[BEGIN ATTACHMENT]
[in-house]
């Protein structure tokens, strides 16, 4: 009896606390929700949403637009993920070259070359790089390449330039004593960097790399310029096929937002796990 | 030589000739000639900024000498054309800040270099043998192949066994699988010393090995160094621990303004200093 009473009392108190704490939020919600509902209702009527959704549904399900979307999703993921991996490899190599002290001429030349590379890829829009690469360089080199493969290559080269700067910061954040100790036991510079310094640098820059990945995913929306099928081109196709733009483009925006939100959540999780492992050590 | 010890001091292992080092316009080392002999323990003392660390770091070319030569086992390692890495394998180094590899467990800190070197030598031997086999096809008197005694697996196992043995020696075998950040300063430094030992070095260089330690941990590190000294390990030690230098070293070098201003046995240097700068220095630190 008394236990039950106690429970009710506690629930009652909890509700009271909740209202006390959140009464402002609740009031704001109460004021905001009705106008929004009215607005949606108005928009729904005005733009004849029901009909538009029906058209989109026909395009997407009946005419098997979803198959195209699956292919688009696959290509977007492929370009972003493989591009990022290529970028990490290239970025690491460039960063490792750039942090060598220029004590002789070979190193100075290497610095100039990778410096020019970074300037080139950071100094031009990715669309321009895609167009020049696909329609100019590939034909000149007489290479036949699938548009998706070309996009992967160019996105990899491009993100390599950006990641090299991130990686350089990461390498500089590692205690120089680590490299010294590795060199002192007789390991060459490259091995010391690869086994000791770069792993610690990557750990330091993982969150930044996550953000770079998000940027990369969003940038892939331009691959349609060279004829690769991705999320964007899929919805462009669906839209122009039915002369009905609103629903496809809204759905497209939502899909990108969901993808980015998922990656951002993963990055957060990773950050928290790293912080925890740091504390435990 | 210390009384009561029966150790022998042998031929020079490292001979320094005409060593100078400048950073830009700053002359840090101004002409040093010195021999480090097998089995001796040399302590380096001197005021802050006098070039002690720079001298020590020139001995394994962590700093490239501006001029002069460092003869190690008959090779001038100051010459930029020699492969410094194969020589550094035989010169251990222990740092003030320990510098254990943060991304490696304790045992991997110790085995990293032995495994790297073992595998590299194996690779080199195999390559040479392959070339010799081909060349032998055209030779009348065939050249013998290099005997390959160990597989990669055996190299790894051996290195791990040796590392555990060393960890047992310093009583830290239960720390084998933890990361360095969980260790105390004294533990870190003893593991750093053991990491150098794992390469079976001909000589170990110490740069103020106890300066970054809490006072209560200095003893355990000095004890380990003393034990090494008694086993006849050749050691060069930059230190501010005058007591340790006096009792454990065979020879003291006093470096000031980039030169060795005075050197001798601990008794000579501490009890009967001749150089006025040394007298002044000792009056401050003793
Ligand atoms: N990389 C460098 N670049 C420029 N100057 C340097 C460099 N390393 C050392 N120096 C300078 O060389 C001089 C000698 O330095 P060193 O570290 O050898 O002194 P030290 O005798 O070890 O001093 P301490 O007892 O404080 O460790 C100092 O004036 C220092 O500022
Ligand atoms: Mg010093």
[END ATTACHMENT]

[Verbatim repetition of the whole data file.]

[in-house]
């Protein structure tokens, strides 16, 4: 009896606390929700949403637009993920070259070359790089390449330039004593960097790399310029096929937002796990 | 030589000739000639900024000498054309800040270099043998192949066994699988010393090995160094621990303004200093 009473009392108190704490939020919600509902209702009527959704549904399900979307999703993921991996490899190599002290001429030349590379890829829009690469360089080199493969290559080269700067910061954040100790036991510079310094640098820059990945995913929306099928081109196709733009483009925006939100959540999780492992050590 | 010890001091292992080092316009080392002999323990003392660390770091070319030569086992390692890495394998180094590899467990800190070197030598031997086999096809008197005694697996196992043995020696075998950040300063430094030992070095260089330690941990590190000294390990030690230098070293070098201003046995240097700068220095630190 008394236990039950106690429970009710506690629930009652909890509700009271909740209202006390959140009464402002609740009031704001109460004021905001009705106008929004009215607005949606108005928009729904005005733009004849029901009909538009029906058209989109026909395009997407009946005419098997979803198959195209699956292919688009696959290509977007492929370009972003493989591009990022290529970028990490290239970025690491460039960063490792750039942090060598220029004590002789070979190193100075290497610095100039990778410096020019970074300037080139950071100094031009990715669309321009895609167009020049696909329609100019590939034909000149007489290479036949699938548009998706070309996009992967160019996105990899491009993100390599950006990641090299991130990686350089990461390498500089590692205690120089680590490299010294590795060199002192007789390991060459490259091995010391690869086994000791770069792993610690990557750990330091993982969150930044996550953000770079998000940027990369969003940038892939331009691959349609060279004829690769991705999320964007899929919805462009669906839209122009039915002369009905609103629903496809809204759905497209939502899909990108969901993808980015998922990656951002993963990055957060990773950050928290790293912080925890740091504390435990 | 210390009384009561029966150790022998042998031929020079490292001979320094005409060593100078400048950073830009700053002359840090101004002409040093010195021999480090097998089995001796040399302590380096001197005021802050006098070039002690720079001298020590020139001995394994962590700093490239501006001029002069460092003869190690008959090779001038100051010459930029020699492969410094194969020589550094035989010169251990222990740092003030320990510098254990943060991304490696304790045992991997110790085995990293032995495994790297073992595998590299194996690779080199195999390559040479392959070339010799081909060349032998055209030779009348065939050249013998290099005997390959160990597989990669055996190299790894051996290195791990040796590392555990060393960890047992310093009583830290239960720390084998933890990361360095969980260790105390004294533990870190003893593991750093053991990491150098794992390469079976001909000589170990110490740069103020106890300066970054809490006072209560200095003893355990000095004890380990003393034990090494008694086993006849050749050691060069930059230190501010005058007591340790006096009792454990065979020879003291006093470096000031980039030169060795005075050197001798601990008794000579501490009890009967001749150089006025040394007298002044000792009056401050003793
Ligand atoms: N990389 C460098 N670049 C420029 N100057 C340097 C460099 N390393 C050392 N120096 C300078 O060389 C001089 C000698 O330095 P060193 O570290 O050898 O002194 P030290 O005798 O070890 O001093 P301490 O007892 O404080 O460790 C100092 O004036 C220092 O500022
Ligand atoms: Mg010093």